Early childhood science education from 0 to 6: a literature review

Gillian O’connor, Glykeria Fragkiadaki, Marilyn Fleer, Prabhat Rai

    Research output: Contribution to journalReview ArticleResearchpeer-review

    4 Citations (Scopus)

    Abstract

    Over the past three decades, our understanding of science learning in early childhood has improved exponentially and today we have a strong empirically based understanding of science experiences for children aged three to six years. However, our understanding of science learning as it occurs for children from birth to three years, is limited. We do not know enough about how scientific thinking develops across the first years of life. Identifying what we do know about science experiences for our youngest learners within the birth to three period specifically, is critical. This paper reviews the literature, and for the first time includes children in the birth to three period. The results are contextualised through a broader review of early childhood science education for children aged from birth to six years. Findings illustrated that the empirical research on science concept formation in the early years, has focused primarily, on children aged three to six years. The tendency of research to examine the process of concept formation in the birth to three period is also highlighted. A lack of empirical understanding of science concept formation in children from birth to three is evident. The eminent need for research in science in infancy–toddlerhood is highlighted.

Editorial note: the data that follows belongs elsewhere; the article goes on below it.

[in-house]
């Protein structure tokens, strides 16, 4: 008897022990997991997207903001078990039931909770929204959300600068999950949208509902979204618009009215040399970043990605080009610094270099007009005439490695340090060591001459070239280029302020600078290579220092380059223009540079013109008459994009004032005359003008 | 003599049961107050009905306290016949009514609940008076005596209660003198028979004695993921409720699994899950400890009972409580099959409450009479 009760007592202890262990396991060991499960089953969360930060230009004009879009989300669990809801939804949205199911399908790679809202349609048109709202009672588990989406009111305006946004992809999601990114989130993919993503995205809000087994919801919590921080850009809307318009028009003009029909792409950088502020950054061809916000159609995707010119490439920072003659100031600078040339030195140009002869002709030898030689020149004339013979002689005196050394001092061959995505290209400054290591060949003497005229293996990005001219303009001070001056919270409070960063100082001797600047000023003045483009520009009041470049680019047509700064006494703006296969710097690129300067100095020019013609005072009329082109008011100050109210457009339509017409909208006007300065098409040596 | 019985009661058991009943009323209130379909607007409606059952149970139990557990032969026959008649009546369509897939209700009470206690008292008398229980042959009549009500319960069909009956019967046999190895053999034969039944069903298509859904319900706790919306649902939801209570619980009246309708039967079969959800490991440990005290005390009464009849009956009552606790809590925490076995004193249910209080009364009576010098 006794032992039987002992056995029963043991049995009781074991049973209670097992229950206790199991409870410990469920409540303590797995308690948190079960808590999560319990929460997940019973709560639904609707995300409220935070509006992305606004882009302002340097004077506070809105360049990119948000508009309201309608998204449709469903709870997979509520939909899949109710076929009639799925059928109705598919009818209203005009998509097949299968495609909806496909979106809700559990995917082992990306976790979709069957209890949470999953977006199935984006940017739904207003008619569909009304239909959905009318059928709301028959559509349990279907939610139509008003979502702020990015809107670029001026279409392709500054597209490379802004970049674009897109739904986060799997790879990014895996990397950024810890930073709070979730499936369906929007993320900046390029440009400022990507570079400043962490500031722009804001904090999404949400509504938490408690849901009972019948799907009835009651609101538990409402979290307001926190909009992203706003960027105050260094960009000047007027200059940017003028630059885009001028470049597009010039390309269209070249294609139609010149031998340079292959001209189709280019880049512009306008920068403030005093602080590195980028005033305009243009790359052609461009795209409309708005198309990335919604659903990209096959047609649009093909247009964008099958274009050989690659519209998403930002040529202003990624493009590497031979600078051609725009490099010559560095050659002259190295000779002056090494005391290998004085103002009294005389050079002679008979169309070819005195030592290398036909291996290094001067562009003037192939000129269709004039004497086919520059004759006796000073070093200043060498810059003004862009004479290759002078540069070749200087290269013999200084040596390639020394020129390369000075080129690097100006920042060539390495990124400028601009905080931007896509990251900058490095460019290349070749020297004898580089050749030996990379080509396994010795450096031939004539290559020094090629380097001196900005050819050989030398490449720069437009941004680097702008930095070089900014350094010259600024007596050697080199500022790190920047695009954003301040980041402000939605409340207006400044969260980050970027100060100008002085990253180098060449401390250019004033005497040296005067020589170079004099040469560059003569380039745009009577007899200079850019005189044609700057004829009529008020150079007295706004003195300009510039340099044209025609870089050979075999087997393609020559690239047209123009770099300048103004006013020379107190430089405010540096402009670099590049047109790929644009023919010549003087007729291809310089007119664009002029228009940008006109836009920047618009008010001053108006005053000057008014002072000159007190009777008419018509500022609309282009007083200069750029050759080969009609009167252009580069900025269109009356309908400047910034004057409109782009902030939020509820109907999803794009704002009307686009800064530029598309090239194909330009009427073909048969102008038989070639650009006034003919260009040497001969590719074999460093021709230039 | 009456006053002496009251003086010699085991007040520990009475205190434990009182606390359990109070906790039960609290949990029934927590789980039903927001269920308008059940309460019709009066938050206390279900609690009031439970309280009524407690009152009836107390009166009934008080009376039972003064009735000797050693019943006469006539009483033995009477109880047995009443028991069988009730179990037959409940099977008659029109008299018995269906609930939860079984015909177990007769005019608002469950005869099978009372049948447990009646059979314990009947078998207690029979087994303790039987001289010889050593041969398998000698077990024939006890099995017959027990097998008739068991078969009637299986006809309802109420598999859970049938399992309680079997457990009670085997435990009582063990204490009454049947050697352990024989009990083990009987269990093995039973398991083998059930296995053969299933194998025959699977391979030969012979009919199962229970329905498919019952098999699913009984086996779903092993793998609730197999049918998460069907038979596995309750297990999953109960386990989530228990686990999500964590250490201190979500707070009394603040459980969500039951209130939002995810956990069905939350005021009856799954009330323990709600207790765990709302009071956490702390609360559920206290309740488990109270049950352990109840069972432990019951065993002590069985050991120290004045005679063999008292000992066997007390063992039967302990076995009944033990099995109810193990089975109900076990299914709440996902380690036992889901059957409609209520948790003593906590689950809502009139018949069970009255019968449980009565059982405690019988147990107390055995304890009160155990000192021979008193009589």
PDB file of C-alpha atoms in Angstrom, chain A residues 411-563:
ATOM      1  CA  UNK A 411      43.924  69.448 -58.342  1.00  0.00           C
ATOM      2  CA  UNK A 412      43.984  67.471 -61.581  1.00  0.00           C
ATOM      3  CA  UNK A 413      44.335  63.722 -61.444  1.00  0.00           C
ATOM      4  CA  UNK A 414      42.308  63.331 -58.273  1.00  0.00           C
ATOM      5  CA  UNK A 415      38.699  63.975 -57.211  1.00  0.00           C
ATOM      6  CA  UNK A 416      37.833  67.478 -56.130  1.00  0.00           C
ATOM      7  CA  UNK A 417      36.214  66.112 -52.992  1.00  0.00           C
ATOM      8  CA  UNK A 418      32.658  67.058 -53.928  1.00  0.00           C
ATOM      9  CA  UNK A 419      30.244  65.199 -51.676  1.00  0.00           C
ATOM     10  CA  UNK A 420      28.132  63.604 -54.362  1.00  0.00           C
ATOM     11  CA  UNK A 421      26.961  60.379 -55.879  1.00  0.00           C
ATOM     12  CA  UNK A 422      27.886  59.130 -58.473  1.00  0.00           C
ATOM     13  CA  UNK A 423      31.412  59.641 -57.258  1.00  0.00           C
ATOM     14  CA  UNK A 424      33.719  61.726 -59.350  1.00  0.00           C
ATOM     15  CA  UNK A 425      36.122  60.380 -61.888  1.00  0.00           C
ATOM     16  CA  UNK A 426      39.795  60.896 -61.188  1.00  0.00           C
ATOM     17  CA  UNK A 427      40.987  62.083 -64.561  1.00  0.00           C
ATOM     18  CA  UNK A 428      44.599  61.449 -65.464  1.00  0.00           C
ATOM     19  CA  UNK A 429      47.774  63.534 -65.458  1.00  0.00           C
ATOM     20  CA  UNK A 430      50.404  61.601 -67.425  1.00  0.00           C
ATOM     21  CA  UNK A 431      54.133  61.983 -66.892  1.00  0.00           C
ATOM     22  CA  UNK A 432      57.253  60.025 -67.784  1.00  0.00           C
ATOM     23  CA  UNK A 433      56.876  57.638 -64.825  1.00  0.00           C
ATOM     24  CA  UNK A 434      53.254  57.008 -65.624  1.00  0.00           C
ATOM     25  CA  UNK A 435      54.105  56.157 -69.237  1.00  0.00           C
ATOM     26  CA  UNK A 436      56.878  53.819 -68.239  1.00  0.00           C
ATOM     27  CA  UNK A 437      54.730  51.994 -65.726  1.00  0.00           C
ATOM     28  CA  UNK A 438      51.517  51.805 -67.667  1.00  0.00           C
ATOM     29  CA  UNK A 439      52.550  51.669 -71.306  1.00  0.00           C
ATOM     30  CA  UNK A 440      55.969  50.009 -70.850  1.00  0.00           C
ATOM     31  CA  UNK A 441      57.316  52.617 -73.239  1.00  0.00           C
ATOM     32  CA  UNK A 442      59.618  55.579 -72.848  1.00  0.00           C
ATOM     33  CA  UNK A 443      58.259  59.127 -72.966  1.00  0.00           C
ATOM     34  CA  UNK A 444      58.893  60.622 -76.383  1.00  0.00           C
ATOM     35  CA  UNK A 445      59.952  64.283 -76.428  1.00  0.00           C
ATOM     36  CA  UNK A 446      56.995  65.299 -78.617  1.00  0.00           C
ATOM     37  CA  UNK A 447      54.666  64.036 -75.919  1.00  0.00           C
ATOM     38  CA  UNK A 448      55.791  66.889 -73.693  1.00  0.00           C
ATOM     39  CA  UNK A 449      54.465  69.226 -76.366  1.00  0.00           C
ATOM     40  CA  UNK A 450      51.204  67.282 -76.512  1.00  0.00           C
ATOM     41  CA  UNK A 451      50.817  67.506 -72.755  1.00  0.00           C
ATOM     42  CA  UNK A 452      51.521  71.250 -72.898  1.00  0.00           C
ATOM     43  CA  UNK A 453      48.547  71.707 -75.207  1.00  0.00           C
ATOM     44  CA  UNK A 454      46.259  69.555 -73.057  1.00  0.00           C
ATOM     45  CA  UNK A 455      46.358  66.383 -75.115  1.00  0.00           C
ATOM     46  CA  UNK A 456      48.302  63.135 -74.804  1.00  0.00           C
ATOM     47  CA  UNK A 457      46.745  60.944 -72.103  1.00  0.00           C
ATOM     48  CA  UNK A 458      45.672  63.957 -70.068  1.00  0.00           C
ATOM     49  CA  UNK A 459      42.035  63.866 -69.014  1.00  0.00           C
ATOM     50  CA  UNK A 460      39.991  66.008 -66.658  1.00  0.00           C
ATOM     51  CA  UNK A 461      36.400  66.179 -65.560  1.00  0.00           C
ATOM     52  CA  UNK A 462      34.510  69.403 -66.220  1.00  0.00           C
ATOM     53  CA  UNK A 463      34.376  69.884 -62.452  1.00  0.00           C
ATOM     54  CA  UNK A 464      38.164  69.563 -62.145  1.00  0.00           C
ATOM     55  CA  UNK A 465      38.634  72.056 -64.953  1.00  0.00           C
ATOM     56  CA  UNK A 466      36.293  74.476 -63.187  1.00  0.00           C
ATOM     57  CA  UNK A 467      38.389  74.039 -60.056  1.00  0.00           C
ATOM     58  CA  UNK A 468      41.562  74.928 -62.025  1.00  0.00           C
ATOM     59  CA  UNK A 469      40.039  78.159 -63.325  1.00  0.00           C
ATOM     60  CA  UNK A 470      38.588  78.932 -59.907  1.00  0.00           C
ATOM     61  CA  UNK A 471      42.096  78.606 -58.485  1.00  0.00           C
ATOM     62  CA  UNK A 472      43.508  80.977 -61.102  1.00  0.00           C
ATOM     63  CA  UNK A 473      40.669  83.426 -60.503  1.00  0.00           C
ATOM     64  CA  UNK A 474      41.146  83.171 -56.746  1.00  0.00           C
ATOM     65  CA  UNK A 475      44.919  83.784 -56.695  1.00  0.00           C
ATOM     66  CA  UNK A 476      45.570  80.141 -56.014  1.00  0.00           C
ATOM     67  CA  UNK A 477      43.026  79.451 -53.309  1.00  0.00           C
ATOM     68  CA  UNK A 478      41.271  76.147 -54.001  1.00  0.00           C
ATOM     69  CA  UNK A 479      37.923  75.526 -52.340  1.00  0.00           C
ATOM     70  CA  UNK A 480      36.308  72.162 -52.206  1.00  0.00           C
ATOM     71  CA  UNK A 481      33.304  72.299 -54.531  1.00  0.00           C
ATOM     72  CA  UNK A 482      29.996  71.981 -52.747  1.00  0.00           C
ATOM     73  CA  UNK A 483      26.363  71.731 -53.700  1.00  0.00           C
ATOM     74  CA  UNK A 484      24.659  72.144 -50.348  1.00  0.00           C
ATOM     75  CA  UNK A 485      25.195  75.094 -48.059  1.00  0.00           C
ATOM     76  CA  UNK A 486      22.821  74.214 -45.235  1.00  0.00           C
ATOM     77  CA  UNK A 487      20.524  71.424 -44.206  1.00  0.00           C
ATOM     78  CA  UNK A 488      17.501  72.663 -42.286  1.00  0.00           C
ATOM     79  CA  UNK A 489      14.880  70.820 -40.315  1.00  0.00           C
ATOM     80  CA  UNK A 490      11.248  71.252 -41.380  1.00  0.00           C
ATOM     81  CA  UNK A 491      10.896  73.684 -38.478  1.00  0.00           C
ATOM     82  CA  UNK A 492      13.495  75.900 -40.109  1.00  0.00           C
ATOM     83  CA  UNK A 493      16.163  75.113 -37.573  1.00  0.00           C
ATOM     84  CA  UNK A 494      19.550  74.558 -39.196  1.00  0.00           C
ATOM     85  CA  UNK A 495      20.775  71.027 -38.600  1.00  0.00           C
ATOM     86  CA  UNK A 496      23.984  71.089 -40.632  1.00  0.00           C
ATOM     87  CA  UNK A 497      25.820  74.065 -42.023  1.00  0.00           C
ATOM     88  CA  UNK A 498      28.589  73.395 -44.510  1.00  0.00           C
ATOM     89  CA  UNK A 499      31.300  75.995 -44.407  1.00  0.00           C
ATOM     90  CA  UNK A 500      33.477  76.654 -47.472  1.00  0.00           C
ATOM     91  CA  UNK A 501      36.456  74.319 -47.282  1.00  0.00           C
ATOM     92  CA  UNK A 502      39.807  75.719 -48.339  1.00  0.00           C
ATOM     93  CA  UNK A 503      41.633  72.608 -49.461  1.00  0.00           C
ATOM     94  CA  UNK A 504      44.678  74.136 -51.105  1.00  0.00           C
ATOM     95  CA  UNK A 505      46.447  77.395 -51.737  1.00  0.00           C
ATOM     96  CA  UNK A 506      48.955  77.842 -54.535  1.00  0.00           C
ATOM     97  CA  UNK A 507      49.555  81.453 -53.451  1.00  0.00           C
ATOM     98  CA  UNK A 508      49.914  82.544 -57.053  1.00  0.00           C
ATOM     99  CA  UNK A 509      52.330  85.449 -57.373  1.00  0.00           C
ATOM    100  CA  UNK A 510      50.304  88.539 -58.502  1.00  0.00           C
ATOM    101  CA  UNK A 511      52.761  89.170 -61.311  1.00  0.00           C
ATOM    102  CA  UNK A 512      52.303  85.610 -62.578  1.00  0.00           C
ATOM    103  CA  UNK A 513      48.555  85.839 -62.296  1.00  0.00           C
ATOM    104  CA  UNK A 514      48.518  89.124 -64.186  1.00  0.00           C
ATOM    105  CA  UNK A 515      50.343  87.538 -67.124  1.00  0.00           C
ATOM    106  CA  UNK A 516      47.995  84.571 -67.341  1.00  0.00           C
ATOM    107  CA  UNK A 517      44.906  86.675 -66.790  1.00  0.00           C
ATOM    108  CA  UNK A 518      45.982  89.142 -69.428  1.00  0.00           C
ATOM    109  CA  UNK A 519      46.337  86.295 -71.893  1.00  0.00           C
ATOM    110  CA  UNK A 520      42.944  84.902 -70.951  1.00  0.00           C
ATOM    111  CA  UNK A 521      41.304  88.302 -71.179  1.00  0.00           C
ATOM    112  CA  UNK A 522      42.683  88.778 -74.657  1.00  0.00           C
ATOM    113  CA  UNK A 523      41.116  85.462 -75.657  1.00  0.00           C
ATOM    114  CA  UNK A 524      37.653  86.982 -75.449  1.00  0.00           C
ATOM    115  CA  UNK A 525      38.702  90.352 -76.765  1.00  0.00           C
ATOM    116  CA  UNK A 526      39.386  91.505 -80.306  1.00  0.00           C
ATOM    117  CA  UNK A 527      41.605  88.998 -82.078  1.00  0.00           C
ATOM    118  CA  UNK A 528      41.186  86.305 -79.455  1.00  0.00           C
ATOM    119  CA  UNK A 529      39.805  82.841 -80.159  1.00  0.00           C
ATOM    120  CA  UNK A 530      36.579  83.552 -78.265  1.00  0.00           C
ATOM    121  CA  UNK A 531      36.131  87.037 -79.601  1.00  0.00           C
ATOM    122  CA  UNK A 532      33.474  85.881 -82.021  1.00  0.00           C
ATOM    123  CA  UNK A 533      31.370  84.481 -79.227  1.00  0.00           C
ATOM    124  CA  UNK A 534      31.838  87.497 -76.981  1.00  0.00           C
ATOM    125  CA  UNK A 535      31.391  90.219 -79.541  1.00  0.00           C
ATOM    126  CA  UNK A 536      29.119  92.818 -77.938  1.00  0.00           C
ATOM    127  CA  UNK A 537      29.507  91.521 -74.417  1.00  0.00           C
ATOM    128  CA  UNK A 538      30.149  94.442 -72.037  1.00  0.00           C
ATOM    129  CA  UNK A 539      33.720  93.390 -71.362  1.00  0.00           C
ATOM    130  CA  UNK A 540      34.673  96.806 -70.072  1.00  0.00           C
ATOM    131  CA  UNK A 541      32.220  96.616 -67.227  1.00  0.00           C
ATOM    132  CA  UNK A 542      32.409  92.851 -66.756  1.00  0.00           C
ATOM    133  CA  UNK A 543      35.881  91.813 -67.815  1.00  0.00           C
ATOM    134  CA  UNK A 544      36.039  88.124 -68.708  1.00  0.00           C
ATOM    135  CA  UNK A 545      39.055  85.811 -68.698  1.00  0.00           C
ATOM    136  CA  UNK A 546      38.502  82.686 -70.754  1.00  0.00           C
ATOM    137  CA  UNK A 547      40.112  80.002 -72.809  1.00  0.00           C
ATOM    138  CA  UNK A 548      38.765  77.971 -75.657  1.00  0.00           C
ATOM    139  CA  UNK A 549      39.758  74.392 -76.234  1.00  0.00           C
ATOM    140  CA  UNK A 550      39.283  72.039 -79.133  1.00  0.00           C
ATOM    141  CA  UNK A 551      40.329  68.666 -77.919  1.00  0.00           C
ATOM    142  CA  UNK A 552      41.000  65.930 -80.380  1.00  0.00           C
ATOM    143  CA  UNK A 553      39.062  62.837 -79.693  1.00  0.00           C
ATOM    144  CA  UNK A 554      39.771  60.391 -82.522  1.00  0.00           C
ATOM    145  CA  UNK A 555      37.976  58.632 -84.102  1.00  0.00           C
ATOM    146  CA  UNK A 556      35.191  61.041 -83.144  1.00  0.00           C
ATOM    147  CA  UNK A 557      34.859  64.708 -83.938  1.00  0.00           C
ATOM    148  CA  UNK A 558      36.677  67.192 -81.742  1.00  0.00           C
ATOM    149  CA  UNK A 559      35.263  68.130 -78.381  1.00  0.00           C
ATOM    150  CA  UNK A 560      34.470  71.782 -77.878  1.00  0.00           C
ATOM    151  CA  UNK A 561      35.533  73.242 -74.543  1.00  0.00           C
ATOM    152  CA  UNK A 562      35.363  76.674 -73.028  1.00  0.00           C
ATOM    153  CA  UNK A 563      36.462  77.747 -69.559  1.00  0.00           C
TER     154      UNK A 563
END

Original languageEnglish
    Article number178
    Number of pages24
    JournalEducation Sciences
    Volume11
    Issue number4
    DOIs
    Publication statusPublished - Apr 2021

    Keywords

    • Concepts
    • Early childhood
    • Infants
    • Literature review
    • Preschoolers
    • Science
    • Science education
    • Toddlers

    Cite this